What is a TBI?
A TBI typically stems from a blow to the head or something entering the skull. These injuries can range from mild to severe, and include closed head injuries, open head injuries, diffuse axonal injuries and contusions. The symptoms of more severe cases of TBI involve bleeding or torn or bruised tissue.
Brain injuries are serious and the results can be devastating, including the loss of motor function, long-term health complications or even death.
Any injury caused to a patient by a medical professional due to negligence constitutes medical malpractice. The negligence can occur during diagnosis, treatment, aftercare, prescribing medication or in health or pain management.
Malpractice is common but it can be challenging to prove. It takes an experienced lawyer to determine if malpractice happened and to advise you on how to proceed.
TBI is a broad term that can have many outcomes. When someone suffers a TBI, they can experience bleeding and swelling in the brain or changes in brain chemistry that will alter brain function. Per this article, a person with a TBI may not show signs of awareness, their eyes might remain closed and they could even become comatose.
Recovering from a TBI is lengthy, challenging and isn’t always successful. A patient could experience improvement within the first six months but the entire recovery process could take up to two years. In the most severe cases, it can take even longer. There’s no set recovery time and the length of recovery and the program and process differs per person.
The long-term effects of TBI are difficult to determine. What is known, though, is that the chance of recovery lowers based on the severity of the brain injury.
TBI in Babies
During birth, babies are susceptible to TBI caused by malpractice. TBI during pregnancy or birth is the most common usually during delivery because there are many ways for a baby to be deprived of oxygen.
Oxygen deprivation can occur in the following ways:
These are preventable if the pregnant woman is properly and regularly monitored. Doctors need to check that the back is receiving the right amount of oxygen or they could be found negligent if a TBI occurs.
TBI in Adults
While less common for adults, TBI caused by malpractice still happens. The most common mistake that doctors resulting in a TBI to an adult is a misdiagnosis. A small skull fracture or blood clot going unnoticed could have devastating results.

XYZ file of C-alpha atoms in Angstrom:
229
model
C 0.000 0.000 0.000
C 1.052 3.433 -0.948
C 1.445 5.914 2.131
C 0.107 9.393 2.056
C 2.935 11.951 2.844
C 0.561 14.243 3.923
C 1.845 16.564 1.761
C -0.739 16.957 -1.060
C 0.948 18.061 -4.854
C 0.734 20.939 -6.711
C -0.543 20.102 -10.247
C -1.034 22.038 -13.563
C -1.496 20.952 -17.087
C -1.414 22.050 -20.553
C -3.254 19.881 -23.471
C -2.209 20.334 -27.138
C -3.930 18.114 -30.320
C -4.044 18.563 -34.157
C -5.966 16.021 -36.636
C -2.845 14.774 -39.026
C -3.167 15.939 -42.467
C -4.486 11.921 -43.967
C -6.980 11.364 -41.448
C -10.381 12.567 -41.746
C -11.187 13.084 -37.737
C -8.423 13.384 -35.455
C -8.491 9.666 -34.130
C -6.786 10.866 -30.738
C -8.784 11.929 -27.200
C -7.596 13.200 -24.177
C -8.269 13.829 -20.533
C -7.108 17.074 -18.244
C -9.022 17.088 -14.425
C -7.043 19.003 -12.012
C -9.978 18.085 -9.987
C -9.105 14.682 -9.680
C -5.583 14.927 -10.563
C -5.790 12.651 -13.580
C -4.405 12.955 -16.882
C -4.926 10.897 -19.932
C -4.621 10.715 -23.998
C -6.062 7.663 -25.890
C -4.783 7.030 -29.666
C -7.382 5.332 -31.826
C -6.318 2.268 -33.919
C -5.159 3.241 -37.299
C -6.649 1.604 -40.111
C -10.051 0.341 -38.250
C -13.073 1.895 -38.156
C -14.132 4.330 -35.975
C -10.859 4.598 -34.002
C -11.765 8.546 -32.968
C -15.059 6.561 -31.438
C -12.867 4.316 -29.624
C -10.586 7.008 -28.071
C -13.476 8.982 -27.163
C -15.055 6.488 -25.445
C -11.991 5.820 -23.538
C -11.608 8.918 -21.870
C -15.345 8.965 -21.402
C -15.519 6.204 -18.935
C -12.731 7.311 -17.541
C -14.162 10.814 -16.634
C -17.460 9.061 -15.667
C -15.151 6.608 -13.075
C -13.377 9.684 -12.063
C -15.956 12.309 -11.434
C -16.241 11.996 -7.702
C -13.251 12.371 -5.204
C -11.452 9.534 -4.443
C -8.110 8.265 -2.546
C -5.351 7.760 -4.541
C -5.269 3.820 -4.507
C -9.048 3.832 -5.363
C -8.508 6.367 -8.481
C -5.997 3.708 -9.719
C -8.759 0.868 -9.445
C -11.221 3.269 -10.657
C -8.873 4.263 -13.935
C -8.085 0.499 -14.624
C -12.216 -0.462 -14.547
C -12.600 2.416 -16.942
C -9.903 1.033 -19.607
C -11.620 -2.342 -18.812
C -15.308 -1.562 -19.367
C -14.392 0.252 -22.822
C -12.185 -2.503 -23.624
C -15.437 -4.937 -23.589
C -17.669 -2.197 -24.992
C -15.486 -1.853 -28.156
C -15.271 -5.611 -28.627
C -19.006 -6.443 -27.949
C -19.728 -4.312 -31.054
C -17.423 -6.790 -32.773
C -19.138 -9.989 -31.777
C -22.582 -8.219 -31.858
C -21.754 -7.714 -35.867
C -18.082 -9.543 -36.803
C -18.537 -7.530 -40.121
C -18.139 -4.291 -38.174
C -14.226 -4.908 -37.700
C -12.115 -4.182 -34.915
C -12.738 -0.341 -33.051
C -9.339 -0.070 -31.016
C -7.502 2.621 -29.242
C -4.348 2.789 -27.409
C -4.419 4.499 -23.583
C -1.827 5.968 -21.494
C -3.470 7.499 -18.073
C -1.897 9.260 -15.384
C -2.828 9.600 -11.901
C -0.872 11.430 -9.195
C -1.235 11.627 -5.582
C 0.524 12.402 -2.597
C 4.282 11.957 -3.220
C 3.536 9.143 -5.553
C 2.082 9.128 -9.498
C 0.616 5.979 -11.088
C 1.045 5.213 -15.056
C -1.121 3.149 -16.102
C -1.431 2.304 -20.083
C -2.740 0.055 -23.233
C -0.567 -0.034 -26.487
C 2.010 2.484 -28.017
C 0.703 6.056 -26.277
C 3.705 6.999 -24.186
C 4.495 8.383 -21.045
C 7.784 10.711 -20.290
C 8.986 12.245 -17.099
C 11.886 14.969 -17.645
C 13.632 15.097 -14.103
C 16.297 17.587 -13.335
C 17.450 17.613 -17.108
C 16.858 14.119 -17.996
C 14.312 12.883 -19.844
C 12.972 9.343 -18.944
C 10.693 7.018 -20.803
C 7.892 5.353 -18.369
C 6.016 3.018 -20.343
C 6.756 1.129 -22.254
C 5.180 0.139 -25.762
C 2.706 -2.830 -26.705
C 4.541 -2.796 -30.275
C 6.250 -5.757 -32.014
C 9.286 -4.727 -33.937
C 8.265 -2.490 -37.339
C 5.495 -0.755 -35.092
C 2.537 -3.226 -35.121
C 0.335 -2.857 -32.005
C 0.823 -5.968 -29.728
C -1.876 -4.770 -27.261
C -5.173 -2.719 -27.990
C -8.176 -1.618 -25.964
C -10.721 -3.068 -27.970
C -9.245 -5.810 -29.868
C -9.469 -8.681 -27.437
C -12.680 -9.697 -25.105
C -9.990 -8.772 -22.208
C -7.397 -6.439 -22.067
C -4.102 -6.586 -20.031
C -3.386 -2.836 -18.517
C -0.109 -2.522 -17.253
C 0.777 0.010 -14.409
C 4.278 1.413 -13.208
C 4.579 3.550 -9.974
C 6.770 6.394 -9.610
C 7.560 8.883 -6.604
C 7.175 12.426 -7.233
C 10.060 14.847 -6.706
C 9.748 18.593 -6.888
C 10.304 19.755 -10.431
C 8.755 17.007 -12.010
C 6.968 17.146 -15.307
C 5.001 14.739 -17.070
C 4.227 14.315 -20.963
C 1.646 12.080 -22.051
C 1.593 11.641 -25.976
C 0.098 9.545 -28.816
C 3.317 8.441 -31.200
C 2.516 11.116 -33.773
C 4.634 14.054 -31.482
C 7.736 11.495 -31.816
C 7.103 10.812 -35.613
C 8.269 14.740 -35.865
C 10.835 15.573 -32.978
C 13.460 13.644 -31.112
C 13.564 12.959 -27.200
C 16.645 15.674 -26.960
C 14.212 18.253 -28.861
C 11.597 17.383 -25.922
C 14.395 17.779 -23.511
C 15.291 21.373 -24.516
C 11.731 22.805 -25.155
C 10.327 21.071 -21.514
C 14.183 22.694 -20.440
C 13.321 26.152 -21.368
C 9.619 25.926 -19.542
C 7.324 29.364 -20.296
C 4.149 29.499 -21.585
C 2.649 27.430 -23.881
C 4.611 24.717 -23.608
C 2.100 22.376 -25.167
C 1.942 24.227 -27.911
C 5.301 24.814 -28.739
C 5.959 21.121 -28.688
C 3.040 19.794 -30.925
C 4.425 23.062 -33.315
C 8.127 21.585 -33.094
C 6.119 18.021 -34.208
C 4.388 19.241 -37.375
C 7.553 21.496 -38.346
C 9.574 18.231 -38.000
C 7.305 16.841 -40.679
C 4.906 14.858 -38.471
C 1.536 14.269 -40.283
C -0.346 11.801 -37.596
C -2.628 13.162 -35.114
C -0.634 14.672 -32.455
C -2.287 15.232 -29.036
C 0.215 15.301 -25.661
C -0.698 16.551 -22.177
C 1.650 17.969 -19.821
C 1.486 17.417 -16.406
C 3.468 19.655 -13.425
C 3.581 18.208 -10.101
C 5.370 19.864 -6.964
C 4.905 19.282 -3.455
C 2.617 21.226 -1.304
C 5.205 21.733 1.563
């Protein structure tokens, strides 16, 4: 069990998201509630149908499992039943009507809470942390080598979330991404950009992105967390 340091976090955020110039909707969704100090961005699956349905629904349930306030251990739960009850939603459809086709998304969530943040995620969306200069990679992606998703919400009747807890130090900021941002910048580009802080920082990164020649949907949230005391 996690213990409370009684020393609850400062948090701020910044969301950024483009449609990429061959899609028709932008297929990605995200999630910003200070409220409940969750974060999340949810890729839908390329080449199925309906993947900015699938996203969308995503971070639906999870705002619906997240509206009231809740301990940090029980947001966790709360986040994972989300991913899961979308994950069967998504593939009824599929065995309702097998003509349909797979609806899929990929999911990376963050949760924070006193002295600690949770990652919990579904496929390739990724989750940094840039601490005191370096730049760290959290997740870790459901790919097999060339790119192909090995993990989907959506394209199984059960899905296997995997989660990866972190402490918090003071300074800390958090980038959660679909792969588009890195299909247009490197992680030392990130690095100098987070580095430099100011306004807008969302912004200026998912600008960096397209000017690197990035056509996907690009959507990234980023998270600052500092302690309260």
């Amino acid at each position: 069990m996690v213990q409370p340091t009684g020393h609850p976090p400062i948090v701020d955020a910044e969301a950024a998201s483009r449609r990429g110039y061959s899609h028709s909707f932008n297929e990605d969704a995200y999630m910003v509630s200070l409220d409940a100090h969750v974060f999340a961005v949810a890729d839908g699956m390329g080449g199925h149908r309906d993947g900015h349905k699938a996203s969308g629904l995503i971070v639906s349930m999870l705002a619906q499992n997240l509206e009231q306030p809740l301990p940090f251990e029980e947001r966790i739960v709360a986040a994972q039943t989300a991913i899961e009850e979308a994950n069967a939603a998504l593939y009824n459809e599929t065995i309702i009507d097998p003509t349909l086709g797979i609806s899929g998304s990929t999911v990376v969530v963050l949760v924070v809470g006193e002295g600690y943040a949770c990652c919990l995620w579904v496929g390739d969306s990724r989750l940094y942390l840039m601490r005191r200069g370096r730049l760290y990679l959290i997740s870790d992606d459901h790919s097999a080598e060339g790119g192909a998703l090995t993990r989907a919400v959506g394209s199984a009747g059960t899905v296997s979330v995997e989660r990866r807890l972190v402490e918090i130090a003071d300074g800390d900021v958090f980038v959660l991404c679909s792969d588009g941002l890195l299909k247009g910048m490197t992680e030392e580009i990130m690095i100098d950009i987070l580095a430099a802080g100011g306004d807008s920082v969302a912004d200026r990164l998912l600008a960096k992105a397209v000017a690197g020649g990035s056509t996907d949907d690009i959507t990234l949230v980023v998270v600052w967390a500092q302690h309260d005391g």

The other likely culprit is surgical error. A surgical error means a surgeon made a mistake during the procedure or they failed in diagnosing an infection or in administering the right kind or proper dosage of medication.
Noting that a doctor needs to be careful is an understatement. They have a great responsibility and zero room for error. A patient is entitled to a reasonable standard of care and total consideration while in a doctor’s care.
Other TBI Symptoms
Per the Mayo Clinic, a global leader in medical research and healthcare, there are many complications that someone with a TBI can experience, including:
After suffering a traumatic brain injury, a person could also experience memory loss, an inability to learn and reason and their mental processing could slow.
Often overlooked is the social problems that can occur in the light of a traumatic brain injury. While recovering, it can be challenging to comprehend non-verbal signals, social cues and even trouble with starting or stopping conversation.
If you or a loved one has suffered a traumatic brain injury while under the care of a medical professional, you need to determine if malpractice occurred. The cost to recover from this injury can be extensive—life and health care costs, loss of earning capacity, damages for pain and suffering—you need expert legal help to ensure you receive what you deserve.
The dedicated personal injury lawyers at Mackesy Smye are adept at handling medical malpractice cases. We take your rights and health seriously and believe that the medical community has a responsibility to provide optimal care – contact us today.
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